PSU: CORSAIR HX series HX650 650W Power Supply

SSD (system drive): SAMSUNG 840 Pro Series MZ-7PD128BW 2.5" MLC Internal Solid State Drive (SSD)

HD (data - later will eventually pull from an unraid server - next project!): Seagate Barracuda 7200.14 3TB 3.5" SATA 6.0Gb/s Internal Hard Drive -Bare Drive

LG Black Blu-ray Drive SATA Model UH12NS30

Logitech K400 (920-003070) Black RF Wireless Keyboard

Microsoft Windows 7 Home Premium SP1 64-bit - OEM

Anything I'm forgetting? Think I'm making a mistake with any of these components? I'd love any feedback.

Adam
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post #16 of 21 Old 03-30-2014, 07:11 PM - Thread Starter
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Edit - I think I may replace the motherboard with an Asus H87plus - but am open to suggestions!
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post #17 of 21 Old 03-30-2014, 10:00 PM
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I think your power supply might be a bit overboard (if you are really paying $110 for that model). Truth is the $20 CX430 can take up to 500 watts according to reviews. Even if you end up adding a mid to high end gfx card later on, you are unlikely to ever use more than 300 watts. GFX cards are becoming more efficient every generation, so that number is likely to only go down.
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post #18 of 21 Old 03-31-2014, 06:00 AM
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I agree with StinDaWg, the HX 650 is a bit much, especially if you are planning a server in the future.
Unless you plan on getting an 'gaming enthusiast' level GPU

Don't get me wrong, it's a great PSU, especially considering the $30 in savings.
But you may be over emphasizing the importance of the 80 Plus "Gold" rating.

I'm thinking at somewhere between 500 and 600 watts should be ample.

There are quite a few PSU's like the Antec HCG and SeaSonic M12 (SeaSonic Based), Silverstone Strider (FSP Based), Rosewill Capstone (SuperFlower based), etc. that are modular, and cost less.
See the Tom's Hardware article I linked earlier to see who the builder is.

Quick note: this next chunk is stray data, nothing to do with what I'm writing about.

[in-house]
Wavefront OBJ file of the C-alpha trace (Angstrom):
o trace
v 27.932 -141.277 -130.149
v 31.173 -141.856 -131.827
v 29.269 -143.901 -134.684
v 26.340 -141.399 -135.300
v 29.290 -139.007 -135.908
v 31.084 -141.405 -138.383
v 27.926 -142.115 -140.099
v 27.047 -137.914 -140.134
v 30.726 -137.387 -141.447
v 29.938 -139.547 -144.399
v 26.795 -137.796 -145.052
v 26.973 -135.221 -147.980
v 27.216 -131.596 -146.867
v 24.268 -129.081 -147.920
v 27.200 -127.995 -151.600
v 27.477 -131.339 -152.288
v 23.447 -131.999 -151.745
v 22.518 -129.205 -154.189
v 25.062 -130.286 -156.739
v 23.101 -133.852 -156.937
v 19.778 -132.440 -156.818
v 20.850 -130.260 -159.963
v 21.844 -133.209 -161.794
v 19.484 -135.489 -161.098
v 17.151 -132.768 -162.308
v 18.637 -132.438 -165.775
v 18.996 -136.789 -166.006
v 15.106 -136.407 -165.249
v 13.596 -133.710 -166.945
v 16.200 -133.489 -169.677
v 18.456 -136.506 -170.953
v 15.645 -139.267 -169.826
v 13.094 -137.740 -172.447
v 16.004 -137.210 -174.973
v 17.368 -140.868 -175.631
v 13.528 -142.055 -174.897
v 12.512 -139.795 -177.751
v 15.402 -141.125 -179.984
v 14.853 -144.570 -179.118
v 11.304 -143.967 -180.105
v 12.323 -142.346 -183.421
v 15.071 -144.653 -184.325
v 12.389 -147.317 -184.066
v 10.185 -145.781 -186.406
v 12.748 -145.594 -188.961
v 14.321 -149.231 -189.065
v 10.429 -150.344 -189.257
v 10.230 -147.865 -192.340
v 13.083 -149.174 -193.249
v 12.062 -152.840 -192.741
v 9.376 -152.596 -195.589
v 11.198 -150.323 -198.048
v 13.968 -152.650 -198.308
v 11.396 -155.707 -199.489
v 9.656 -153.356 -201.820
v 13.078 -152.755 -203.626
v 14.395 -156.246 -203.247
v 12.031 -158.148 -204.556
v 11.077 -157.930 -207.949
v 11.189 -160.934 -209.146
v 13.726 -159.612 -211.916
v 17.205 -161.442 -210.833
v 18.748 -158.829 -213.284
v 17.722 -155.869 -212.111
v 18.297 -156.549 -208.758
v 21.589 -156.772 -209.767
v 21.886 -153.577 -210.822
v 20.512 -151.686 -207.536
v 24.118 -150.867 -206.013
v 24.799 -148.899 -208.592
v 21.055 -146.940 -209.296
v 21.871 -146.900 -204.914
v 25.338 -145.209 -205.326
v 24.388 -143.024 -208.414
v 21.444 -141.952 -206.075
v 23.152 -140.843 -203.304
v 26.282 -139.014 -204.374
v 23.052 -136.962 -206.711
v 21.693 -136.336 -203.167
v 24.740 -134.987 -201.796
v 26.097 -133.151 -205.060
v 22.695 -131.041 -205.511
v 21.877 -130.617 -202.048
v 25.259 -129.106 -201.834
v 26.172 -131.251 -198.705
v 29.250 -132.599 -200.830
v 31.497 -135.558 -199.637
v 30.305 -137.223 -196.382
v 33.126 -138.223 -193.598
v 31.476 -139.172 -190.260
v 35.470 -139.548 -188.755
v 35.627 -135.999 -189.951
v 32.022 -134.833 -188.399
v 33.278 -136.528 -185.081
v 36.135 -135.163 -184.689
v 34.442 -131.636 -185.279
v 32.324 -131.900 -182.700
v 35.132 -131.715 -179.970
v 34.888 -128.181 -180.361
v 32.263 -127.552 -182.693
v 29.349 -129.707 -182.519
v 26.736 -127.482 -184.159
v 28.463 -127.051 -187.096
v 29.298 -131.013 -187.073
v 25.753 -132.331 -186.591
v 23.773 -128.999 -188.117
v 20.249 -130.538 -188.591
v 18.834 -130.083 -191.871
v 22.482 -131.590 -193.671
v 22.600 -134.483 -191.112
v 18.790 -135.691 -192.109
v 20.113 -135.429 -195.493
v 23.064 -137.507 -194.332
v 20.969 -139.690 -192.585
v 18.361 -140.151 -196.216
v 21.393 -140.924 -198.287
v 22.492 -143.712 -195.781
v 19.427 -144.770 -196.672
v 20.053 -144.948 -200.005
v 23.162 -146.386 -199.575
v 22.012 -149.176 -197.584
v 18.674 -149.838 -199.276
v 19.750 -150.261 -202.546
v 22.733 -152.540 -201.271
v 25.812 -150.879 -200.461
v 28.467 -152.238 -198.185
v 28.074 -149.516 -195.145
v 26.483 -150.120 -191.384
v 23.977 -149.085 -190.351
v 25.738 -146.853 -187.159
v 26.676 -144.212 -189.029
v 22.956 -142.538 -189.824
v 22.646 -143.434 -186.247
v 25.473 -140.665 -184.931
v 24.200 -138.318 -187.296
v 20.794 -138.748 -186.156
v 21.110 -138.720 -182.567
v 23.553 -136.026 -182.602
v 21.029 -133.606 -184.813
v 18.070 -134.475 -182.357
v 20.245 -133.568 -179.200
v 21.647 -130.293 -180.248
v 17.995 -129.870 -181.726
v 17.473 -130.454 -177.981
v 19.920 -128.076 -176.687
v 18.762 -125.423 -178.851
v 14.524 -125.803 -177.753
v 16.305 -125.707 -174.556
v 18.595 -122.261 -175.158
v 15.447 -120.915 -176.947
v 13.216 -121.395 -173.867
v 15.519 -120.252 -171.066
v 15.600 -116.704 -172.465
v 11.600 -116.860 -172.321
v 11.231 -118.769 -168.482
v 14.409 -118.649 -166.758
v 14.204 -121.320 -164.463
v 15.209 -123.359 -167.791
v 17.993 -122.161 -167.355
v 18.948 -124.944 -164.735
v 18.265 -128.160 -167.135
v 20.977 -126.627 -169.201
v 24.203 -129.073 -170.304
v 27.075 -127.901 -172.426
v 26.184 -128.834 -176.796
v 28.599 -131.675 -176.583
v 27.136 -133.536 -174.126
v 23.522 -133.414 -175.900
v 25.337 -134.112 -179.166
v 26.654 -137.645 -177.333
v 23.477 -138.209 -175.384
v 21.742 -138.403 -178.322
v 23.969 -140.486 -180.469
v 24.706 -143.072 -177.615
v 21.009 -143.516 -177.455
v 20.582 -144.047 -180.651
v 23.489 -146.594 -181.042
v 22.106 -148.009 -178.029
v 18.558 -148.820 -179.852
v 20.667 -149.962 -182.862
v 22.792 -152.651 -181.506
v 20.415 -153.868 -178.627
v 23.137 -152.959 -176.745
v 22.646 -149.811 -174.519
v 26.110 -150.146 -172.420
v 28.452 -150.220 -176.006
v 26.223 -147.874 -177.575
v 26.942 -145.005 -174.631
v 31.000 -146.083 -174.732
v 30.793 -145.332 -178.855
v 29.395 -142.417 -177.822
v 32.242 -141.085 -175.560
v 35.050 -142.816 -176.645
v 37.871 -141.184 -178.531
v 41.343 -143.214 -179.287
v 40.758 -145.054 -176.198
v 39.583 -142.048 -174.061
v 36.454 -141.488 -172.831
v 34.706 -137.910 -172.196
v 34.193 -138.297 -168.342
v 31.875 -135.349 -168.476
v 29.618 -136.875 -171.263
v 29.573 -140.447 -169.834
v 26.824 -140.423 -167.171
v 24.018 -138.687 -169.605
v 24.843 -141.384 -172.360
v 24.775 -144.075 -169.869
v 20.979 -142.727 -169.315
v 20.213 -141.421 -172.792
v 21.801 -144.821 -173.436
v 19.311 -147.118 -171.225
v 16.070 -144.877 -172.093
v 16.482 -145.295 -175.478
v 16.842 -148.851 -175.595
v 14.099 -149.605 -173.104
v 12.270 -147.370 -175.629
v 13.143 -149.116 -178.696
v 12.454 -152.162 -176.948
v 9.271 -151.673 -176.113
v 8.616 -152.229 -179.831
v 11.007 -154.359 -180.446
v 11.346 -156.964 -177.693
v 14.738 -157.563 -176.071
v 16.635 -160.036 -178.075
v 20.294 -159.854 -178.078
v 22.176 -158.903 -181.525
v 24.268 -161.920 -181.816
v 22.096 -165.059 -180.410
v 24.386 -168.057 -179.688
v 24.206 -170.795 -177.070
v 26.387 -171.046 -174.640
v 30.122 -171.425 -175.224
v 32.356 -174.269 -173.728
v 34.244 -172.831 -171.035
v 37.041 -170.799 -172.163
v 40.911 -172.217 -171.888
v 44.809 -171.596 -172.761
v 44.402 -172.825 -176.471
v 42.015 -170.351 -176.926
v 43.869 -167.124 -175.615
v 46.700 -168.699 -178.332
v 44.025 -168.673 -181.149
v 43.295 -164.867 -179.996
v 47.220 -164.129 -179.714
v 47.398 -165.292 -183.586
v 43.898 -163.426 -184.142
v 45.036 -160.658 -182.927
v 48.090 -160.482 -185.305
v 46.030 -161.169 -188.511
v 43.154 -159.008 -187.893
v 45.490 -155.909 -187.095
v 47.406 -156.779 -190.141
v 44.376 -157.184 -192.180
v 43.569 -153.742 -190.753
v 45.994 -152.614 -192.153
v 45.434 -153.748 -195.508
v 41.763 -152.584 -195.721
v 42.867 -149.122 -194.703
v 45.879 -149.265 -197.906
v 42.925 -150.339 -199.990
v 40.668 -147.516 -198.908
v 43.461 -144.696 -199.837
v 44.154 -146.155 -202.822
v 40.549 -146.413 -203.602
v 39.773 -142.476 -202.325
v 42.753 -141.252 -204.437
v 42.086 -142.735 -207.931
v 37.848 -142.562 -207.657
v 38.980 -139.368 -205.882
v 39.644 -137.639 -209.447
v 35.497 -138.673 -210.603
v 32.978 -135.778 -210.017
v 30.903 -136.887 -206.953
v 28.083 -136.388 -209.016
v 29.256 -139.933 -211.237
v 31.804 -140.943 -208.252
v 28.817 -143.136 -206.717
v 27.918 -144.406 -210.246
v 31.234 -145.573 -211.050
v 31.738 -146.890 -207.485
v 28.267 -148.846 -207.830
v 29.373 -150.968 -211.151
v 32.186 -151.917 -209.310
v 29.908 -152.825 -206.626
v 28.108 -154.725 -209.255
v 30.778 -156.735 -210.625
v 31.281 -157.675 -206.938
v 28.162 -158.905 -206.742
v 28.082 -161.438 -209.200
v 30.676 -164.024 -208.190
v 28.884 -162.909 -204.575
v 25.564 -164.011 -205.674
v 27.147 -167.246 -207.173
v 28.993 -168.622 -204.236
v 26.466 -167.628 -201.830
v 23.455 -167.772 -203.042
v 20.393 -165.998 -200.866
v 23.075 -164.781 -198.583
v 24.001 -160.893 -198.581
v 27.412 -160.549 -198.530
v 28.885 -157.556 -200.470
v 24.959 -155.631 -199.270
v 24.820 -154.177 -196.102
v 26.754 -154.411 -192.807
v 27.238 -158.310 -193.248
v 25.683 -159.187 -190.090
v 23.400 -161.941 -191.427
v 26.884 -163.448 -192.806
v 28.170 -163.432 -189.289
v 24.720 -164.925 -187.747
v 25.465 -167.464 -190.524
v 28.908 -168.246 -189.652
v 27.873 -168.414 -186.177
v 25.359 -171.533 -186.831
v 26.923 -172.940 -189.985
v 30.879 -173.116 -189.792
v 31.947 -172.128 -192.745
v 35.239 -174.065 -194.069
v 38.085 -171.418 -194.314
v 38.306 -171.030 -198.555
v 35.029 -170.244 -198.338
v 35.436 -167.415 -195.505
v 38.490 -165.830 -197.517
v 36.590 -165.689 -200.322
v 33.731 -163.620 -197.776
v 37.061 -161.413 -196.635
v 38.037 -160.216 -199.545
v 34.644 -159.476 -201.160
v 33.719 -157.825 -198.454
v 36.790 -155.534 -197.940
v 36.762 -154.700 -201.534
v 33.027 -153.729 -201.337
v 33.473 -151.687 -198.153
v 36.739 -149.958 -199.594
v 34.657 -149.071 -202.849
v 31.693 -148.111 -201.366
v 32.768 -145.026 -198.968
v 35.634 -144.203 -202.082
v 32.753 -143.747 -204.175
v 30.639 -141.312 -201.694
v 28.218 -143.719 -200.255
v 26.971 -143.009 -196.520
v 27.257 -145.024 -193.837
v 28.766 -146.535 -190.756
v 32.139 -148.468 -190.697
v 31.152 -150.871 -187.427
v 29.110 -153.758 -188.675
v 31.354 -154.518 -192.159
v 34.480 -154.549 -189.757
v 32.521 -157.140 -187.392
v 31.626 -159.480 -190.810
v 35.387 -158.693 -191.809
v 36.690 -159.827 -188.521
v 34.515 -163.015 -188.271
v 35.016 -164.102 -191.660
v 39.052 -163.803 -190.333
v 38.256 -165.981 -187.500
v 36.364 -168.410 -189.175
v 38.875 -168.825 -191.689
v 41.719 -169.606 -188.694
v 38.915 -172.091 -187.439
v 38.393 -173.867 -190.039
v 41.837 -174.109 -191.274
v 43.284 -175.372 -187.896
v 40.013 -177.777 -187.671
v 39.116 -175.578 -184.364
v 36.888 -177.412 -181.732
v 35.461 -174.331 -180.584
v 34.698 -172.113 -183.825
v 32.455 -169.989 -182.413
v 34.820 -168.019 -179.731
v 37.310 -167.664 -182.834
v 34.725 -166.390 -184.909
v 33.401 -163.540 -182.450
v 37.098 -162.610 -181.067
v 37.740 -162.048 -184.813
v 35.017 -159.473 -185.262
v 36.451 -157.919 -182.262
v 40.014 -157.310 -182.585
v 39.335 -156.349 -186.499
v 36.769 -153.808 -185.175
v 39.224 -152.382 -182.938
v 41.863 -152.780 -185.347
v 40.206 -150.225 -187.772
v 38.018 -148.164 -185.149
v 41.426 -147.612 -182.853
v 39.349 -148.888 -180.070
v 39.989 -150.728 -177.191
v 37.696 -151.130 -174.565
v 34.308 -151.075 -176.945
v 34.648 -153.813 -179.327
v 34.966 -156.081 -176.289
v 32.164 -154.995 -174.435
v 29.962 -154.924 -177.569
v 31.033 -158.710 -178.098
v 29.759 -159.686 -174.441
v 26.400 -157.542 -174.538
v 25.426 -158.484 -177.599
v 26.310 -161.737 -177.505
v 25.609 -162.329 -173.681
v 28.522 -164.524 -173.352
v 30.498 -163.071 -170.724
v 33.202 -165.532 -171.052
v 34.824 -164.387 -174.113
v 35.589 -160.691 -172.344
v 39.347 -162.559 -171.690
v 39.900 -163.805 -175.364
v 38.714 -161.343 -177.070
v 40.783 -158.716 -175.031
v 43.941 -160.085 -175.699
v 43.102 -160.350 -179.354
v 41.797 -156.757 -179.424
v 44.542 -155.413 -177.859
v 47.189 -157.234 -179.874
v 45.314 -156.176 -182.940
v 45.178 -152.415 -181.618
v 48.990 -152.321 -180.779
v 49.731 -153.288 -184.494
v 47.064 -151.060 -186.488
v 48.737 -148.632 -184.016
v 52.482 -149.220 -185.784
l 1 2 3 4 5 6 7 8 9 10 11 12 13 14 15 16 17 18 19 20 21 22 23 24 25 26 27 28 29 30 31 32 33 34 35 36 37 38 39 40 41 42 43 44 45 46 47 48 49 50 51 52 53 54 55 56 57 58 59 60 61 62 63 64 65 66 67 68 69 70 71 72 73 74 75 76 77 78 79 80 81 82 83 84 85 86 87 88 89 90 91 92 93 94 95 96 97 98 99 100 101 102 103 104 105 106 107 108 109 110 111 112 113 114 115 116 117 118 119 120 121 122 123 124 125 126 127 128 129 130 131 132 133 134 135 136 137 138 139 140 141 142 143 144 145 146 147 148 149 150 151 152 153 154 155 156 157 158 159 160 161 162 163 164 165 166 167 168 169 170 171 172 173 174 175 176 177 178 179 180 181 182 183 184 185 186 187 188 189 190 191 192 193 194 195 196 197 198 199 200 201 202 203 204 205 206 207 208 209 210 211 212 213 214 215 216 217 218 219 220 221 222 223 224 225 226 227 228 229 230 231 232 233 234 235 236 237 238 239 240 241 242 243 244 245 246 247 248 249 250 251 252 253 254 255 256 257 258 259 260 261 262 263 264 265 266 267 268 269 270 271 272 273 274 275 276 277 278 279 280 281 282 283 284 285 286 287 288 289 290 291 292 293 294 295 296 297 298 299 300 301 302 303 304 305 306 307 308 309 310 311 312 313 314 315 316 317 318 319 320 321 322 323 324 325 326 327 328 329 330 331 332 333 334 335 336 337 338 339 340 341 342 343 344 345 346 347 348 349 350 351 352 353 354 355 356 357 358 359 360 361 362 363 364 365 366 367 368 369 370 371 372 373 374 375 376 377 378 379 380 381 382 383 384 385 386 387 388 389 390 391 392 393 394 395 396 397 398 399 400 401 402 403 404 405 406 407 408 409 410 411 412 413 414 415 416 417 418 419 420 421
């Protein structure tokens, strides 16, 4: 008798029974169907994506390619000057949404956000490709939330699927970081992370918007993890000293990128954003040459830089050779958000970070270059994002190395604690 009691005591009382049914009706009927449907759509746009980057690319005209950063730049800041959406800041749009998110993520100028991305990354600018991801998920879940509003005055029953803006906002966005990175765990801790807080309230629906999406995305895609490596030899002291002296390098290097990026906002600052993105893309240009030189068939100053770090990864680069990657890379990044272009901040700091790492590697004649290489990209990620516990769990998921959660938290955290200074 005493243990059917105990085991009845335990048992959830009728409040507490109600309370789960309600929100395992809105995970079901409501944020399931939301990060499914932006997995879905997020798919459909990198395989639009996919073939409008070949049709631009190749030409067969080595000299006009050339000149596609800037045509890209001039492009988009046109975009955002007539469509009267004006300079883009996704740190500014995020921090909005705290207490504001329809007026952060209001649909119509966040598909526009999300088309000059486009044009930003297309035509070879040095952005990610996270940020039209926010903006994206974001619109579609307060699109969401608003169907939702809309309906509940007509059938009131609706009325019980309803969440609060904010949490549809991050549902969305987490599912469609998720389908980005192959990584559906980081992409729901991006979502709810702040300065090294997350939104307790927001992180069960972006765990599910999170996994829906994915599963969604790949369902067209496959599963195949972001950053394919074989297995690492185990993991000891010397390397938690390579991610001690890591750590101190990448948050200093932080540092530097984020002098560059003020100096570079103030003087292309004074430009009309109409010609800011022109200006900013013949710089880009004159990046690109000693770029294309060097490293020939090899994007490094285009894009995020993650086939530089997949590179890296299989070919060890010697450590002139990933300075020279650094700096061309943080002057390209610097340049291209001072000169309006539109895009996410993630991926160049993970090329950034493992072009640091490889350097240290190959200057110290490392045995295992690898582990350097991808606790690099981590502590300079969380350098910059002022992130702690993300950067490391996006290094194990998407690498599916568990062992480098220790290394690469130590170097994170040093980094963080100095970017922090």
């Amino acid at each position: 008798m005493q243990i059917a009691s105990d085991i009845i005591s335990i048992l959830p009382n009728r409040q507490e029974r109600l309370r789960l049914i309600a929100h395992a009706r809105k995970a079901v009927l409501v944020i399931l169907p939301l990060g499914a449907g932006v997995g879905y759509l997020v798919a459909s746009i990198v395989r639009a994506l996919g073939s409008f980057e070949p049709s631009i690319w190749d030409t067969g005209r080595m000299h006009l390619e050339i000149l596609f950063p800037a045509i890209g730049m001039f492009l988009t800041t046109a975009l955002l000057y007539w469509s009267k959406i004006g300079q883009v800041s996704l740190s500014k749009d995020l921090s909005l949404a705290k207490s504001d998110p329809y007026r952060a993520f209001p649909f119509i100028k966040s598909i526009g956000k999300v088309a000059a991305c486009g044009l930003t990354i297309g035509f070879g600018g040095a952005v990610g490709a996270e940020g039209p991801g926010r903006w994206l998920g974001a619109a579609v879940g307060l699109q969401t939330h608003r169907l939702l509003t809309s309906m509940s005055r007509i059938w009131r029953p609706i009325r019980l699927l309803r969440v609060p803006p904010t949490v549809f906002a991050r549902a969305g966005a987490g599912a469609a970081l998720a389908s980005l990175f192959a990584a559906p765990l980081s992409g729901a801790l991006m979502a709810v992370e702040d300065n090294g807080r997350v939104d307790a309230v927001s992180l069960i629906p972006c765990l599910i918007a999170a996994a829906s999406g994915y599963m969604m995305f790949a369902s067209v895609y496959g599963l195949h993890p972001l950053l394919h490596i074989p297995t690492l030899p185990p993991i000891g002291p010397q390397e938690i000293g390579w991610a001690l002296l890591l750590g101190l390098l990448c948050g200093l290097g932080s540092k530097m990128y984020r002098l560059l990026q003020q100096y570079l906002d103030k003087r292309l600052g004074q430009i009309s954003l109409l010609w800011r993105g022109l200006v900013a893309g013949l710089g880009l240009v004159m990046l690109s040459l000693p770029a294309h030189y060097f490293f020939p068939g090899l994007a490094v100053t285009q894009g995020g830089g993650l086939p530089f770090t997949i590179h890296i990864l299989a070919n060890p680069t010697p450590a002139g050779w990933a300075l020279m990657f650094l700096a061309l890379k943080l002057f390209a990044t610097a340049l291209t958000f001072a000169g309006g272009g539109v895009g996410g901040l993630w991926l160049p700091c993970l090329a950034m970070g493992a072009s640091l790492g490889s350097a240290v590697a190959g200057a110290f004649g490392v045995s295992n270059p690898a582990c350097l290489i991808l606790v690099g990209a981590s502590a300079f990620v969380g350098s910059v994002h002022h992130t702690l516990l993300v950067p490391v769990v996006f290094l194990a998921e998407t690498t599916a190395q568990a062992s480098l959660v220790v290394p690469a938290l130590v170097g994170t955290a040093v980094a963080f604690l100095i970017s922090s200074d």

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post #19 of 21 Old 03-31-2014, 06:47 AM
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CX430 is a good quality budget power supply.

If you want a modular gold certified, then get look at the SeaSonic SSR-450RM

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post #20 of 21 Old 04-01-2014, 05:22 PM
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Win7 Home Premium is missing some features that are included in the Pro version, particularly Remote Desktop Host. If that or the other features aren't an issue (see both article pages at http://www.pcworld.idg.com.au/article/386085/windows_7_home_premium_vs_windows_7_professional/?pp=2), then the Home Premium should be fine. There are some hacks to enable Remote Desktop, or you can use a thrid party solution like TeamViewer, but it doesn't work out of the box.
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post #21 of 21 Old 04-02-2014, 03:27 AM
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+1 on the power supply. Having a good bit of headroom for future expansion is one thing, but using too little of a power supply's rated power is actually less efficient then having a lower rated one closer to the machine's needs. In other words, it's not as simple as the computer requiring X watts and that's what it is going to use regardless how big of a power supply you install. Power supply's can lose up to 20% right off the top, sometimes more as far as the no name cheapies go. This is where you see the efficiency ratings listed in specs sometimes, an is also where the 80+ etc come from. Also, the load on the power supply effects the efficiency as well, where most well be pretty efficient with a moderate load, and inefficiency is highest with very little or almost maxed load. Bottom line is you could be using a lot more power then you need to be getting too much power supply. As an extreme example with a modest system on a high powered cheap no name psu, you could have a basic system who's components only draw 60watts at normal load, but be drawing an extra 100w from the wall that is lost to power supply inefficiency.